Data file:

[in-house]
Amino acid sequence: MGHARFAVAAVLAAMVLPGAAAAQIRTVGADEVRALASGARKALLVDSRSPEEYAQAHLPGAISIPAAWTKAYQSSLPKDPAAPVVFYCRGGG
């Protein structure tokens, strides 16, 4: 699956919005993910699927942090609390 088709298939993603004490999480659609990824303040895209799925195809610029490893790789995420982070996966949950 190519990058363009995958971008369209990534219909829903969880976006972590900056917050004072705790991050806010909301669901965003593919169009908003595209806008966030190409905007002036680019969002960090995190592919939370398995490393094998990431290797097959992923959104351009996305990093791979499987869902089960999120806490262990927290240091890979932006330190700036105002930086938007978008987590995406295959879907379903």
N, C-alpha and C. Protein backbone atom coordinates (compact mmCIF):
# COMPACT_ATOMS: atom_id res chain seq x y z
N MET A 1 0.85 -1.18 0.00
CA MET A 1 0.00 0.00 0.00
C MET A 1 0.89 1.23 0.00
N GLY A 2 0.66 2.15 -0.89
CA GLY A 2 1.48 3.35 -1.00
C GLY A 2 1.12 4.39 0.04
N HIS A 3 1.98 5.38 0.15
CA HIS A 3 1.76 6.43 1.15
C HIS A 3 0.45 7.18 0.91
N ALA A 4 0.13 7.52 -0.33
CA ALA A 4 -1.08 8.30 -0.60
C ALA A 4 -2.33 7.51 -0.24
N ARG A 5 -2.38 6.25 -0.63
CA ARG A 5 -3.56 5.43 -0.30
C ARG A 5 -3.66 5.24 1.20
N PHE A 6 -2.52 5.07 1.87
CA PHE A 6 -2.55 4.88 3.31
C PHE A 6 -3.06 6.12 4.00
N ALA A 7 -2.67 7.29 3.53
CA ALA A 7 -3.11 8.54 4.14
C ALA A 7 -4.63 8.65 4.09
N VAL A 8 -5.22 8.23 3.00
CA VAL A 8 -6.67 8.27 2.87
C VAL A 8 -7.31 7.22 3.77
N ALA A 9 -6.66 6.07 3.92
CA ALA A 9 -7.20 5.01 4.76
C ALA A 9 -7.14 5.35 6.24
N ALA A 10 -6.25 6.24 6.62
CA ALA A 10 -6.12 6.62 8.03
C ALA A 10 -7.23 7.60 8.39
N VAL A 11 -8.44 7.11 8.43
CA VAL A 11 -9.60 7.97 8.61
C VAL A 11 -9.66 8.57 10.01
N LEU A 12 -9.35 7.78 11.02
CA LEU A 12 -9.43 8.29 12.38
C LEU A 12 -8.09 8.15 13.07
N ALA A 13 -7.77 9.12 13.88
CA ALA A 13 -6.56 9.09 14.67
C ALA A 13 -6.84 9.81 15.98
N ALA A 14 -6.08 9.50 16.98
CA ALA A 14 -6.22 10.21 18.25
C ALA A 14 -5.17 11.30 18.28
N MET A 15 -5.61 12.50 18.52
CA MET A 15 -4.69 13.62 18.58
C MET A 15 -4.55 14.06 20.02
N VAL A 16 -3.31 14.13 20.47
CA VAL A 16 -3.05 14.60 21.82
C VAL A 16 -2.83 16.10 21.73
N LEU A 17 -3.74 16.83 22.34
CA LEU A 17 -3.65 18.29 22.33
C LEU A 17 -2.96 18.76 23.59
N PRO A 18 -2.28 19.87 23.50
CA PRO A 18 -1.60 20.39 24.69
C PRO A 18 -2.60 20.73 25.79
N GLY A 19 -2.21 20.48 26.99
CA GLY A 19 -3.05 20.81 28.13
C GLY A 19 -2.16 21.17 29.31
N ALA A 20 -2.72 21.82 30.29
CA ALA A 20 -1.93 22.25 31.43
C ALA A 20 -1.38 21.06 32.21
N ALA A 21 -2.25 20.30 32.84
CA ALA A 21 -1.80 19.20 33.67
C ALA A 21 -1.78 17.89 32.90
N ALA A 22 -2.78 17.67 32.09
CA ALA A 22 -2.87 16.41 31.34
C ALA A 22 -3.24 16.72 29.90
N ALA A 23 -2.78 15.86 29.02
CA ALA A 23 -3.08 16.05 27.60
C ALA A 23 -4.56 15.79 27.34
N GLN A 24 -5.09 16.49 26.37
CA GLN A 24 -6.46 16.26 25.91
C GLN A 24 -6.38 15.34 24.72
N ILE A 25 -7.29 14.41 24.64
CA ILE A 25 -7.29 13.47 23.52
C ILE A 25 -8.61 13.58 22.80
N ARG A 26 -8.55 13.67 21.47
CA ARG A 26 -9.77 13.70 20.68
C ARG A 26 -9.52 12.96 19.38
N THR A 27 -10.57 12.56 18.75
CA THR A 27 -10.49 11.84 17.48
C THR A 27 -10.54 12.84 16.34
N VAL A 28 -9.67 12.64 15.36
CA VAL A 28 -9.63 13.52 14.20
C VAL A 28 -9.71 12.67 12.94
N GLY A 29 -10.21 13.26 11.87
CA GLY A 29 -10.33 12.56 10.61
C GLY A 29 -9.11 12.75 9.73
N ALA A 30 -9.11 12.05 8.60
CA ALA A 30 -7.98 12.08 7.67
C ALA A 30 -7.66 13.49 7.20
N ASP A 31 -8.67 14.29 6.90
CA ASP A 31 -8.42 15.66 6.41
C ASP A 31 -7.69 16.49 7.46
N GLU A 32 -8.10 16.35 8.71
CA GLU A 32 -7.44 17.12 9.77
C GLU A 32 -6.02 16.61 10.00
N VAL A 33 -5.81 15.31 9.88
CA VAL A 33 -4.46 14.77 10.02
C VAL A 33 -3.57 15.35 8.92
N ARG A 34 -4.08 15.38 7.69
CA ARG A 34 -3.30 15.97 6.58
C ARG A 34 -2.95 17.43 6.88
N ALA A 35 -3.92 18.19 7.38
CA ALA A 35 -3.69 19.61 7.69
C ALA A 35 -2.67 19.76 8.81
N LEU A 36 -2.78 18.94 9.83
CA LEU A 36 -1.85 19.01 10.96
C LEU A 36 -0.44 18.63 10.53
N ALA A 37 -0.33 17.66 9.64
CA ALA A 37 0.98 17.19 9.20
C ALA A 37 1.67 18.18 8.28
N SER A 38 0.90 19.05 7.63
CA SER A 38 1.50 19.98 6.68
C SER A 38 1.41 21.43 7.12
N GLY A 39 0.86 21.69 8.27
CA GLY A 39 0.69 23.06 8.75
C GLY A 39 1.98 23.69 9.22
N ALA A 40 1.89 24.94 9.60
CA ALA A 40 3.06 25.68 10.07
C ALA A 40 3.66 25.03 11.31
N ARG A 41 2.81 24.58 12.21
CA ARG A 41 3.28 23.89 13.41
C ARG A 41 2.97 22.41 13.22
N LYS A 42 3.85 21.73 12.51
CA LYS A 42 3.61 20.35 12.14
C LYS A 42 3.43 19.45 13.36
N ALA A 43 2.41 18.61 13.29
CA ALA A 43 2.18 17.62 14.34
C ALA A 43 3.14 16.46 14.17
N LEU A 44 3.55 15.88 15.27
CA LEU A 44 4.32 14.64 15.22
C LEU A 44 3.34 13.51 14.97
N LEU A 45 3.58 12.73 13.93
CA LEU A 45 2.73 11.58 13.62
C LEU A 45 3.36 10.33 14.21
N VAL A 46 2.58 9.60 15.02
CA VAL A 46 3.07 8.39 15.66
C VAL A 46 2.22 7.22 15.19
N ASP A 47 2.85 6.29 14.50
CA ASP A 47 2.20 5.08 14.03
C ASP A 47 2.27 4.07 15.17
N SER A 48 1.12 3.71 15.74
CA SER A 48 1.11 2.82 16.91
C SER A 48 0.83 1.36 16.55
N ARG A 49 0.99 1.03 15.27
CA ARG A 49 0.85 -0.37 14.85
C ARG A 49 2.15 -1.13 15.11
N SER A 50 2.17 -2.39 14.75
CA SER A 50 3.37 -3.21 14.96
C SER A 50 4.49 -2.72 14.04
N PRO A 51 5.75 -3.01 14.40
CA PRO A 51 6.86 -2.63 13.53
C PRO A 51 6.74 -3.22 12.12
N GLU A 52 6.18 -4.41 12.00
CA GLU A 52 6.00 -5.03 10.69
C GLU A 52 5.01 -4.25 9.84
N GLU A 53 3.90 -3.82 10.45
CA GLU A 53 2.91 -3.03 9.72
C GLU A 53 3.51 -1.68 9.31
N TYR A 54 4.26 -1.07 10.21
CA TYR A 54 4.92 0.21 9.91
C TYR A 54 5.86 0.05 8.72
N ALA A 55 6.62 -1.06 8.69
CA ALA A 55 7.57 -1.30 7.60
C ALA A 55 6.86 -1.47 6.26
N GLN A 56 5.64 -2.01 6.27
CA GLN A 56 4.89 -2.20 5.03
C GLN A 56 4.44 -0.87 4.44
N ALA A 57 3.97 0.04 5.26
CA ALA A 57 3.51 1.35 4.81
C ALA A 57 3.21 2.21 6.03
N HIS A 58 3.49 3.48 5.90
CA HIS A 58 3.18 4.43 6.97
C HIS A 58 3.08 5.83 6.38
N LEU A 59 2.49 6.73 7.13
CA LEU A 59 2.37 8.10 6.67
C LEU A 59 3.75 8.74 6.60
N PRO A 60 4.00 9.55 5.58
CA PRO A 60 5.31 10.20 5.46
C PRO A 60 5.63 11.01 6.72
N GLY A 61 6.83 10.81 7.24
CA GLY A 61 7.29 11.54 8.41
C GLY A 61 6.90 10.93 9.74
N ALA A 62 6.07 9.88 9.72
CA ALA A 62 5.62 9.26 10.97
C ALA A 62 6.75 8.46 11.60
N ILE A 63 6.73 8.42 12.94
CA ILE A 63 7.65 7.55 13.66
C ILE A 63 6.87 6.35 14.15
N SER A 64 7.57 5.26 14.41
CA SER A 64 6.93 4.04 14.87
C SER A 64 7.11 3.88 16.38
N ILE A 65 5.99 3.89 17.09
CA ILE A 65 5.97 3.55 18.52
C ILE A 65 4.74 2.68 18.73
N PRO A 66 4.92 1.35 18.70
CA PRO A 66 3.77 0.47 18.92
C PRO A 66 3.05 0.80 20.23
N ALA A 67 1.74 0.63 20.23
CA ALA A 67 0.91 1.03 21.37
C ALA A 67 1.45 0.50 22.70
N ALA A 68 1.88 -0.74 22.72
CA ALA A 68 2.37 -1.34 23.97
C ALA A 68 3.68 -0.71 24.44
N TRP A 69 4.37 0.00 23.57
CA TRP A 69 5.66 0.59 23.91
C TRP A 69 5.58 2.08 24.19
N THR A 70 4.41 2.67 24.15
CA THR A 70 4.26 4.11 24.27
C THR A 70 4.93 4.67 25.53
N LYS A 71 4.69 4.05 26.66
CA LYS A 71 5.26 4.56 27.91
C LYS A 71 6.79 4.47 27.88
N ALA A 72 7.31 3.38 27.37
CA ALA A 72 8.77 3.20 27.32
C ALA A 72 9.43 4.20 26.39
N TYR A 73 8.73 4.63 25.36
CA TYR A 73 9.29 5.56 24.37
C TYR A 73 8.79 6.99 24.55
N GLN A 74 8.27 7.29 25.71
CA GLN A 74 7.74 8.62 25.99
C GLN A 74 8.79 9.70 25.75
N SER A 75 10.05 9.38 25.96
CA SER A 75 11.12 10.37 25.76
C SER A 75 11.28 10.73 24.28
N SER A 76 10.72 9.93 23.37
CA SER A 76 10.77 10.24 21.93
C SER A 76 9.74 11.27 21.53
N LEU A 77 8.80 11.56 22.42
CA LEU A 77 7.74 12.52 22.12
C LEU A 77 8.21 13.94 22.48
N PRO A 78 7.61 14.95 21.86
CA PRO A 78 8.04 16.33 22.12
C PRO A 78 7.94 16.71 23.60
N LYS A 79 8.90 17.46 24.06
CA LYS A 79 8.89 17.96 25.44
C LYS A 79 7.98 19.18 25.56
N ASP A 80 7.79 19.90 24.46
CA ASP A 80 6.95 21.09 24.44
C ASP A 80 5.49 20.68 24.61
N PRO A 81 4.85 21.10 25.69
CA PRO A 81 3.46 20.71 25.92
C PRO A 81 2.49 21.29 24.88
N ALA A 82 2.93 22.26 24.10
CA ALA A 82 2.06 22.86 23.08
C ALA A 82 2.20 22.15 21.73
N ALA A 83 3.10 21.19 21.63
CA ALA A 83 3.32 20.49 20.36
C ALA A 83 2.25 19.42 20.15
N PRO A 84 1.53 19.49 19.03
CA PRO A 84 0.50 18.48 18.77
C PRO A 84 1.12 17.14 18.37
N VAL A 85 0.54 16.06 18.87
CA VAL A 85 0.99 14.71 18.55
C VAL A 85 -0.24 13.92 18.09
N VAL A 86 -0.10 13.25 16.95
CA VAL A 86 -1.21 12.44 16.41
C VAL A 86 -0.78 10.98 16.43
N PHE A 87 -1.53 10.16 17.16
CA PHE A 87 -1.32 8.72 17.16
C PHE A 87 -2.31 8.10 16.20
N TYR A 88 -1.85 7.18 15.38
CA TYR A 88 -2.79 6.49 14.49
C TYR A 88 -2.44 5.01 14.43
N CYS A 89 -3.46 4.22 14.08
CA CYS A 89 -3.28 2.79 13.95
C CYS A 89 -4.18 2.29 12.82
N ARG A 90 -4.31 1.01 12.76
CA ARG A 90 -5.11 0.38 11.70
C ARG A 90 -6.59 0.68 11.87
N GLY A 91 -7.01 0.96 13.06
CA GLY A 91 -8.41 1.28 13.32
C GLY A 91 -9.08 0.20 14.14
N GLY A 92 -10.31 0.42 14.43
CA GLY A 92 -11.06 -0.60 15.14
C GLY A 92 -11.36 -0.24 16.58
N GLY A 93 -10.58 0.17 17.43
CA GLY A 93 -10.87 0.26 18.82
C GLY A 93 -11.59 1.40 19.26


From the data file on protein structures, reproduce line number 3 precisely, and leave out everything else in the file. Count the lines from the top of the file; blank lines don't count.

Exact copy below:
């Protein structure tokens, strides 16, 4: 699956919005993910699927942090609390 088709298939993603004490999480659609990824303040895209799925195809610029490893790789995420982070996966949950 190519990058363009995958971008369209990534219909829903969880976006972590900056917050004072705790991050806010909301669901965003593919169009908003595209806008966030190409905007002036680019969002960090995190592919939370398995490393094998990431290797097959992923959104351009996305990093791979499987869902089960999120806490262990927290240091890979932006330190700036105002930086938007978008987590995406295959879907379903």